What parents need to understand about social networking websites is that, unlike other “professional” websites, social networking sites feature a great deal of “amateur” user-generated content. This makes it more difficult for filters or other parental control tools to screen out potentially undesirable material. Luckily, most mainstream social networking sites take steps to pre-screen many of the images that are uploaded to their sites and block objectionable material. But it will be impossible for these website operators to control everything that is said or posted on these sites in light of the sheer volume of material and human communication taking place.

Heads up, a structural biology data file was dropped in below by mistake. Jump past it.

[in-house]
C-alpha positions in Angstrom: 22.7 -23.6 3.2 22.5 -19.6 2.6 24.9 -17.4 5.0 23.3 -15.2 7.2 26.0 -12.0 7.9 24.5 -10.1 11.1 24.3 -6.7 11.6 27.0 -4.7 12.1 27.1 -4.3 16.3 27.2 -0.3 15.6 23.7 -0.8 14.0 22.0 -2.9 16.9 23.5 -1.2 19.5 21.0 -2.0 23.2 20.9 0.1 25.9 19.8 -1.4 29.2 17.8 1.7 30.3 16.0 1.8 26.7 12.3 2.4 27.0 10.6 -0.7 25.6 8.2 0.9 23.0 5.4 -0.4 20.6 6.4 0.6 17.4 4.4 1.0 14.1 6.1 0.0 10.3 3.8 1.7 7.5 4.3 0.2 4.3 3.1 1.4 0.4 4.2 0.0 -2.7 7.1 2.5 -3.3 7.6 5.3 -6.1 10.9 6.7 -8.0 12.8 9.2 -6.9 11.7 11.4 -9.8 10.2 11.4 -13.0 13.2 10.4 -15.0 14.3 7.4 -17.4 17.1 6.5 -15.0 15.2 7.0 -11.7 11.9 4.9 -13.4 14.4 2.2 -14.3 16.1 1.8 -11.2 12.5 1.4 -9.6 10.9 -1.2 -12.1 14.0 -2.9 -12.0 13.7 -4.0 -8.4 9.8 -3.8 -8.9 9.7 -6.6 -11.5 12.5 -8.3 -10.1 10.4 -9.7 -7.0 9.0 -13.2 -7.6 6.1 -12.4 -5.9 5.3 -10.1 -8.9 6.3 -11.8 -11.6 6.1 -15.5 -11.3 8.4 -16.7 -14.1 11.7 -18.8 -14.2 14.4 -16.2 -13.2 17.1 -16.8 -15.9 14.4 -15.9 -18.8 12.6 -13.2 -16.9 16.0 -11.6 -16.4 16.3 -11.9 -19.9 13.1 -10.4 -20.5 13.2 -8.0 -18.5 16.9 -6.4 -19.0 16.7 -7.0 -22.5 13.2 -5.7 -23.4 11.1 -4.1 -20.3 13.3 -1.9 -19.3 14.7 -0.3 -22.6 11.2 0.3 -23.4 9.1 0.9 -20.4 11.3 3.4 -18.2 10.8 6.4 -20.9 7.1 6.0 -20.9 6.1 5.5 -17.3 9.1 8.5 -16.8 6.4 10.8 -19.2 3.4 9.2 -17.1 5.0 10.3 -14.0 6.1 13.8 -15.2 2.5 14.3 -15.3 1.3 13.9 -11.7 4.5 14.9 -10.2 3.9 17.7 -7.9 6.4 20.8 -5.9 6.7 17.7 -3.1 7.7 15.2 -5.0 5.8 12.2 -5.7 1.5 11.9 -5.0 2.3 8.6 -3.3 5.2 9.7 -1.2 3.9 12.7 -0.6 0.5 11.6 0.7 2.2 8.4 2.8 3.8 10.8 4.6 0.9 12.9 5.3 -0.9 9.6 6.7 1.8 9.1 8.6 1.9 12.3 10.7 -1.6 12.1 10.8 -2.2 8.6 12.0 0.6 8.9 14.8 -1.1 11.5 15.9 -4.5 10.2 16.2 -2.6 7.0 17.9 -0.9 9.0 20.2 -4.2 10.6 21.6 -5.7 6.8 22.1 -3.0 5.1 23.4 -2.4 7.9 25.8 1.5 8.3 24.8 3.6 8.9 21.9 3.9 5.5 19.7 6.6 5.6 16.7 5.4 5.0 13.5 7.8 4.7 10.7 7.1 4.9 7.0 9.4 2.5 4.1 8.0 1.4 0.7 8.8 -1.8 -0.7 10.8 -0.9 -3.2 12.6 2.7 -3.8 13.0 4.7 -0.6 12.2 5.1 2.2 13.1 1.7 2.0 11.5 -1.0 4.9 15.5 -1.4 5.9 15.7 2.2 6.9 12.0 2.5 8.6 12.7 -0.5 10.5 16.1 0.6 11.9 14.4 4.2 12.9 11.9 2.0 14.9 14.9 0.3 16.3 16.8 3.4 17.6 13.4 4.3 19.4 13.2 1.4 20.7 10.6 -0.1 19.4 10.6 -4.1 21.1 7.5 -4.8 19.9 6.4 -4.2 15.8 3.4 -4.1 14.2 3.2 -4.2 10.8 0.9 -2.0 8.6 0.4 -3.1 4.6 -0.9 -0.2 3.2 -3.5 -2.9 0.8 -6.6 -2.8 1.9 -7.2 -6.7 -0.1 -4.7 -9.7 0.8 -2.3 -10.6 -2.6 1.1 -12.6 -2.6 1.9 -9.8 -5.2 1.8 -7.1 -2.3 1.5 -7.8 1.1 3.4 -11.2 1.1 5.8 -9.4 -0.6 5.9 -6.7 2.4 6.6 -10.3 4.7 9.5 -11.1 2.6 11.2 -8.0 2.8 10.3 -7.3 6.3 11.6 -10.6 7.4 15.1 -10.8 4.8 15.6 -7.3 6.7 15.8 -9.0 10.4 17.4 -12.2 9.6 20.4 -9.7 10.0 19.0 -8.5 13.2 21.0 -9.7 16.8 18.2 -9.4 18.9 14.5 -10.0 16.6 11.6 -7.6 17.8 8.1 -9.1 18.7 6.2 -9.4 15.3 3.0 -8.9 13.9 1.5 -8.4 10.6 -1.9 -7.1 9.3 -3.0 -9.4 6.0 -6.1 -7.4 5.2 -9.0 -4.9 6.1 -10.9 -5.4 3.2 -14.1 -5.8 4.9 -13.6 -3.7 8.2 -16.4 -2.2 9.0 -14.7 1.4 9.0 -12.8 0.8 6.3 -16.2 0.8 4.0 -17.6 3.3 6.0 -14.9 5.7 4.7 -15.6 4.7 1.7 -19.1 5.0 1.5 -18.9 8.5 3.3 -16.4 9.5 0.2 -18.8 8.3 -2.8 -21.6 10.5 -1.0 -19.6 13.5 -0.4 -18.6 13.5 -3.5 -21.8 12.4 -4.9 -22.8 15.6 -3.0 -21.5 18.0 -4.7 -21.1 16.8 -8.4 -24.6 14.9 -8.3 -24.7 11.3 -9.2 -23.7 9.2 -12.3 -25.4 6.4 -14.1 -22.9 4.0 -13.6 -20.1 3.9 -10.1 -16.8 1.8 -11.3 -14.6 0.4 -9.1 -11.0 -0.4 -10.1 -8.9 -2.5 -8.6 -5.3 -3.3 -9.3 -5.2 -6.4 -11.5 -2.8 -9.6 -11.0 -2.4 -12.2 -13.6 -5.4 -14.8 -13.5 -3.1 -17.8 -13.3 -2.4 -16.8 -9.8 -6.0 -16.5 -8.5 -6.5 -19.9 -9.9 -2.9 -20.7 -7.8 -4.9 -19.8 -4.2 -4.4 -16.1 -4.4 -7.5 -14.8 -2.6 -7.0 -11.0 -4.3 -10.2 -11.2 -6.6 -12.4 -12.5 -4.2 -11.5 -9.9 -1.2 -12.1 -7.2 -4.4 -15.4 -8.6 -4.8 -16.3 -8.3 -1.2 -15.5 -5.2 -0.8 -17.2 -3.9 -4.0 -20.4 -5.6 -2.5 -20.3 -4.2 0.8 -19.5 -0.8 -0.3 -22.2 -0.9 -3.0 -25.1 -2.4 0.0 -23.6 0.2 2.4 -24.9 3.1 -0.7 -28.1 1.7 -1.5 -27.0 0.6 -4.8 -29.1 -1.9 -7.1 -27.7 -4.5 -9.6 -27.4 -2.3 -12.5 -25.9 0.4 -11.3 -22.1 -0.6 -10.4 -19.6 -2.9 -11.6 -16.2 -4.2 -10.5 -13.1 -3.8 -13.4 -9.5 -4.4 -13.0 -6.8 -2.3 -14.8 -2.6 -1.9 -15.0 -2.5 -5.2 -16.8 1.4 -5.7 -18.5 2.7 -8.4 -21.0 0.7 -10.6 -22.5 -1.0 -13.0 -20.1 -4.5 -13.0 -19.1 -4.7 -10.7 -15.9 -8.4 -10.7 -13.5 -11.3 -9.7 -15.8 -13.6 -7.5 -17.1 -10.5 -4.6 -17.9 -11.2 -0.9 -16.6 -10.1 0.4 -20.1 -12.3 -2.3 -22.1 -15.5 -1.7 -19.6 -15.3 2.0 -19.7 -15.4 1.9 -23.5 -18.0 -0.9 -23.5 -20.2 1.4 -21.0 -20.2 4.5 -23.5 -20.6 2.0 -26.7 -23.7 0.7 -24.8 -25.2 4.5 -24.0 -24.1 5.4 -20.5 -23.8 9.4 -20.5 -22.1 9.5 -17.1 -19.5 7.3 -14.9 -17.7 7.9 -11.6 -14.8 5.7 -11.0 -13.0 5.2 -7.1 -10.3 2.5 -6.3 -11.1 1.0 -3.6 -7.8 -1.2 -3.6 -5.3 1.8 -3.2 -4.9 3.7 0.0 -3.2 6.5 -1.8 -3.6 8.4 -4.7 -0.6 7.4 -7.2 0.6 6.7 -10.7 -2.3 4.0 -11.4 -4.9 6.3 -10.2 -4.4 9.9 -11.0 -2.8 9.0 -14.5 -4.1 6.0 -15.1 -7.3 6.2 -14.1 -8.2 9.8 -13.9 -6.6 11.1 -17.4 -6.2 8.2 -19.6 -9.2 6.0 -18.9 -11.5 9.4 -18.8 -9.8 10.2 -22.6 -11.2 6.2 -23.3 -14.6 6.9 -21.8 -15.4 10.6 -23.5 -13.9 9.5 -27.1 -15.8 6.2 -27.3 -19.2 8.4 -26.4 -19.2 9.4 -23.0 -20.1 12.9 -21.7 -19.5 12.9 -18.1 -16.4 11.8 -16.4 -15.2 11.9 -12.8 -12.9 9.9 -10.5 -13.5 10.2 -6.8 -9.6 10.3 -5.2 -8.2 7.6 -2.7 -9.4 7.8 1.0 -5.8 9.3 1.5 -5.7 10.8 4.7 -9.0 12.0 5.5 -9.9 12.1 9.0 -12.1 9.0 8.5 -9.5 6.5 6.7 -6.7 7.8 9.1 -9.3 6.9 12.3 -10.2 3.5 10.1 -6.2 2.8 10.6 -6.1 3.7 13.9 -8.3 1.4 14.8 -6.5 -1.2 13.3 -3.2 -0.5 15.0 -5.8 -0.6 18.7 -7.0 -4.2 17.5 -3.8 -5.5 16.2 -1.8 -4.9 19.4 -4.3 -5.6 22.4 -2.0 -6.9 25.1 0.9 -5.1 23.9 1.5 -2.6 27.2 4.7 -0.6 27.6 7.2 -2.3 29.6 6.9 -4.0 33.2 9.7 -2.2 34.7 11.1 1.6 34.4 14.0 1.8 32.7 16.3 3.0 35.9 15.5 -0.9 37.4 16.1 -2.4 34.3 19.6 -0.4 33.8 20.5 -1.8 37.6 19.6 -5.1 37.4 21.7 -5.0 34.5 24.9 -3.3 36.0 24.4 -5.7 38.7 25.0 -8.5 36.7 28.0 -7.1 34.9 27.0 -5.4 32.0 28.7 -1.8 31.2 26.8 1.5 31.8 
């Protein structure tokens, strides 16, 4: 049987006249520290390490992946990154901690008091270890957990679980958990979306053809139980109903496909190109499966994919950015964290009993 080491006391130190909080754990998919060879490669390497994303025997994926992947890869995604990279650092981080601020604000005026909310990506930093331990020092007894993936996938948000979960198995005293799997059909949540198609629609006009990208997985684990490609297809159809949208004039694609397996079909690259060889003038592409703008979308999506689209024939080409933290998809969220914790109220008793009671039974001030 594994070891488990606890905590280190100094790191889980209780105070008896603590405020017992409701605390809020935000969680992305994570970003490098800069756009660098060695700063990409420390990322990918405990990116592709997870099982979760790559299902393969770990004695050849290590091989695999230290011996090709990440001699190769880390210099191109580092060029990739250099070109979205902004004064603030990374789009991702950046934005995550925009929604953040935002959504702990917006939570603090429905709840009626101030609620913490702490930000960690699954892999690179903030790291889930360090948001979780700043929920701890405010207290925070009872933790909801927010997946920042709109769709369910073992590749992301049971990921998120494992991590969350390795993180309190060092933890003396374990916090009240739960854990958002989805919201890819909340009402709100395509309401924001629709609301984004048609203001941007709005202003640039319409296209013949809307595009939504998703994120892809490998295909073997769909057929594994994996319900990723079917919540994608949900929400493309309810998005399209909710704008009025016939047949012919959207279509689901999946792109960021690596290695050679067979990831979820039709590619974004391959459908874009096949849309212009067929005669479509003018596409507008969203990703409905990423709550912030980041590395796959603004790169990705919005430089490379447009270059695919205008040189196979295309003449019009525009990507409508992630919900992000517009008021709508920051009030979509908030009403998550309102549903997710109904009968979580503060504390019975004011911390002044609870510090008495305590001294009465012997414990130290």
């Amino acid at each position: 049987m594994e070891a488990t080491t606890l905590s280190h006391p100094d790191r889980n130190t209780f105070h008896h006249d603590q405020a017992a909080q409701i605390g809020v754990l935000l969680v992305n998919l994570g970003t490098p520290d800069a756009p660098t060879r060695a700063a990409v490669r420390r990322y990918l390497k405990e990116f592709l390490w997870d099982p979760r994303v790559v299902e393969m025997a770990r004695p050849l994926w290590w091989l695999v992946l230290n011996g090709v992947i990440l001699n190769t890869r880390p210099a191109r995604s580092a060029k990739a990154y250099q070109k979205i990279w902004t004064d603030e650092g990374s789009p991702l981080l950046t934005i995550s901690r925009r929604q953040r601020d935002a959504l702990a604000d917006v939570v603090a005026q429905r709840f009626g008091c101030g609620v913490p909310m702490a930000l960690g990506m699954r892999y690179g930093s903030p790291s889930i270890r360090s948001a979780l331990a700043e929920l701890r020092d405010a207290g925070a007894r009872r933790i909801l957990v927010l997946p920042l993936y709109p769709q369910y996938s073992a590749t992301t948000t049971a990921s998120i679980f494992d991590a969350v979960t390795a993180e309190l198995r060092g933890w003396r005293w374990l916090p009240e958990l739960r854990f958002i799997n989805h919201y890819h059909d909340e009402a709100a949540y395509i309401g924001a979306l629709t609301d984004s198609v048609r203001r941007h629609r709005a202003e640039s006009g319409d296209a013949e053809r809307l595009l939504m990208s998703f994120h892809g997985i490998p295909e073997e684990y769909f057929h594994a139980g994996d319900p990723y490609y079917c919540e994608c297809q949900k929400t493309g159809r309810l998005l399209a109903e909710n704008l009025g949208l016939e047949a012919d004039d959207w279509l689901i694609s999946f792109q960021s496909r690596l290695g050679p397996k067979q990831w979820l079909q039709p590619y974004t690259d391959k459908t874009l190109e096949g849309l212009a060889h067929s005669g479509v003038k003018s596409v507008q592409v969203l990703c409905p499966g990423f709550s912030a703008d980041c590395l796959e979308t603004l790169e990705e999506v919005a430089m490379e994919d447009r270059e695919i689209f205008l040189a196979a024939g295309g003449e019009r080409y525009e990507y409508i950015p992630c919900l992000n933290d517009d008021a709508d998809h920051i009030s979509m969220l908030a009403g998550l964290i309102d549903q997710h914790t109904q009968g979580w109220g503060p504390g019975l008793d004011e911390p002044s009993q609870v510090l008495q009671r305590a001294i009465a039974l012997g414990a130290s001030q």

Thus, parents will need to consider additional solutions. Monitoring software could certainly be part of the answer. Many monitoring tools, discussed in Part 2 of this series, give parents a clear idea of how much time their kids spend online, the specific sites they are visiting, and with whom they are conversing. MySpace.com recently announced that it would soon make sophisticated monitoring software available to parents that will allow them to keep better tabs on their kids’ online interactions. The software, dubbed Zephyr, will let parents see the name, age, and location that children are listing on their MySpace accounts. It will update parents if their children change that information for any reason. For privacy reasons, however, the software will not let parents read their child’s personal e-mail. Parents can also tap tools such as IM Safer, which was described earlier, to monitor potentially inappropriate release of information by their children.